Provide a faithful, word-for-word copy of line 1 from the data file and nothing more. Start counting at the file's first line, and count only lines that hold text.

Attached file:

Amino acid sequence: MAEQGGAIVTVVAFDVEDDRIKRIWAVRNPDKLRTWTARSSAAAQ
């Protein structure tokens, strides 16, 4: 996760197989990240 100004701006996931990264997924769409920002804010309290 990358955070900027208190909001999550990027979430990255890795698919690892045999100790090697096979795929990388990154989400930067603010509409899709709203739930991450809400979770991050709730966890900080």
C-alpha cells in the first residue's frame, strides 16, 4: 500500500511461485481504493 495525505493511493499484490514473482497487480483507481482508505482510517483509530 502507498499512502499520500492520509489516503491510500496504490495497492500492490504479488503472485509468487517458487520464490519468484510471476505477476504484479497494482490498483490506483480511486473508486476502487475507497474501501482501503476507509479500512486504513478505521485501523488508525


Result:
Amino acid sequence: MAEQGGAIVTVVAFDVEDDRIKRIWAVRNPDKLRTWTARSSAAAQ